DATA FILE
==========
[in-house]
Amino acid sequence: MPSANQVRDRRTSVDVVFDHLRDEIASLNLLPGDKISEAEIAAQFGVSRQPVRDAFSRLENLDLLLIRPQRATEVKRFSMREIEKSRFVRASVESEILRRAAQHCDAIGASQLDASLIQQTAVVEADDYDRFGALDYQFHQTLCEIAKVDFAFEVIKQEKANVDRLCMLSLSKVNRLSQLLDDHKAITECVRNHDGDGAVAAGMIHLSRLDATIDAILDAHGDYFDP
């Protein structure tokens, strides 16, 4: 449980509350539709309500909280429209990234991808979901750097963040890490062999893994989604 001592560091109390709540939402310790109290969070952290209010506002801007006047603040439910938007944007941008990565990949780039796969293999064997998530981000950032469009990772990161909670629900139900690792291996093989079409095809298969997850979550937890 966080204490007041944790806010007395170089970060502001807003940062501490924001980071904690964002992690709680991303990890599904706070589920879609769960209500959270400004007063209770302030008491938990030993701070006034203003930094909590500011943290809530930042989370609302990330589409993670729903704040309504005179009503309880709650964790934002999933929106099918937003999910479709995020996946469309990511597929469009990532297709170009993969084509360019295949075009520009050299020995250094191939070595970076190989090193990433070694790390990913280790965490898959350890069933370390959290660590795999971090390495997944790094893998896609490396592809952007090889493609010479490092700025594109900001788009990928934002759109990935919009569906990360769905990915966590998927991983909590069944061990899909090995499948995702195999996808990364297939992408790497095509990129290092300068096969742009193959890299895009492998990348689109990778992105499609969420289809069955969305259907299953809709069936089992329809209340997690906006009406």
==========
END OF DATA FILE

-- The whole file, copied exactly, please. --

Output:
[in-house]
Amino acid sequence: MPSANQVRDRRTSVDVVFDHLRDEIASLNLLPGDKISEAEIAAQFGVSRQPVRDAFSRLENLDLLLIRPQRATEVKRFSMREIEKSRFVRASVESEILRRAAQHCDAIGASQLDASLIQQTAVVEADDYDRFGALDYQFHQTLCEIAKVDFAFEVIKQEKANVDRLCMLSLSKVNRLSQLLDDHKAITECVRNHDGDGAVAAGMIHLSRLDATIDAILDAHGDYFDP
């Protein structure tokens, strides 16, 4: 449980509350539709309500909280429209990234991808979901750097963040890490062999893994989604 001592560091109390709540939402310790109290969070952290209010506002801007006047603040439910938007944007941008990565990949780039796969293999064997998530981000950032469009990772990161909670629900139900690792291996093989079409095809298969997850979550937890 966080204490007041944790806010007395170089970060502001807003940062501490924001980071904690964002992690709680991303990890599904706070589920879609769960209500959270400004007063209770302030008491938990030993701070006034203003930094909590500011943290809530930042989370609302990330589409993670729903704040309504005179009503309880709650964790934002999933929106099918937003999910479709995020996946469309990511597929469009990532297709170009993969084509360019295949075009520009050299020995250094191939070595970076190989090193990433070694790390990913280790965490898959350890069933370390959290660590795999971090390495997944790094893998896609490396592809952007090889493609010479490092700025594109900001788009990928934002759109990935919009569906990360769905990915966590998927991983909590069944061990899909090995499948995702195999996808990364297939992408790497095509990129290092300068096969742009193959890299895009492998990348689109990778992105499609969420289809069955969305259907299953809709069936089992329809209340997690906006009406």